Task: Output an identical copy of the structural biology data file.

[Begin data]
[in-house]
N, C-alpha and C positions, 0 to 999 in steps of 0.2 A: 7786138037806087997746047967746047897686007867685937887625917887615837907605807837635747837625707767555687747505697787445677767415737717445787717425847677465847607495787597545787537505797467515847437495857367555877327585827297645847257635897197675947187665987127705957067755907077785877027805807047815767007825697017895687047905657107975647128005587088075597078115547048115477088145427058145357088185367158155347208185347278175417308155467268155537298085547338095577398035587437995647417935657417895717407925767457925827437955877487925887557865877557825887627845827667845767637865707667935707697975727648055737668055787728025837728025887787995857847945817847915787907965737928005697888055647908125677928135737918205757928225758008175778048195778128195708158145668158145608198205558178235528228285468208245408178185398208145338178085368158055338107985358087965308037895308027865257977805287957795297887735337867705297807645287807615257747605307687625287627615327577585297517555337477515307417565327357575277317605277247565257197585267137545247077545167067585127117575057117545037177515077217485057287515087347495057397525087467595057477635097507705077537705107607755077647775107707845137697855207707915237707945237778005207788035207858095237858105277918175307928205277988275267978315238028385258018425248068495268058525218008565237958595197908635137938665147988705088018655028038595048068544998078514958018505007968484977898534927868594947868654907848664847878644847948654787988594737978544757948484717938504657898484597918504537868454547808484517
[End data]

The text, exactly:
[in-house]
N, C-alpha and C positions, 0 to 999 in steps of 0.2 A: 7786138037806087997746047967746047897686007867685937887625917887615837907605807837635747837625707767555687747505697787445677767415737717445787717425847677465847607495787597545787537505797467515847437495857367555877327585827297645847257635897197675947187665987127705957067755907077785877027805807047815767007825697017895687047905657107975647128005587088075597078115547048115477088145427058145357088185367158155347208185347278175417308155467268155537298085547338095577398035587437995647417935657417895717407925767457925827437955877487925887557865877557825887627845827667845767637865707667935707697975727648055737668055787728025837728025887787995857847945817847915787907965737928005697888055647908125677928135737918205757928225758008175778048195778128195708158145668158145608198205558178235528228285468208245408178185398208145338178085368158055338107985358087965308037895308027865257977805287957795297887735337867705297807645287807615257747605307687625287627615327577585297517555337477515307417565327357575277317605277247565257197585267137545247077545167067585127117575057117545037177515077217485057287515087347495057397525087467595057477635097507705077537705107607755077647775107707845137697855207707915237707945237778005207788035207858095237858105277918175307928205277988275267978315238028385258018425248068495268058525218008565237958595197908635137938665147988705088018655028038595048068544998078514958018505007968484977898534927868594947868654907848664847878644847948654787988594737978544757948484717938504657898484597918504537868454547808484517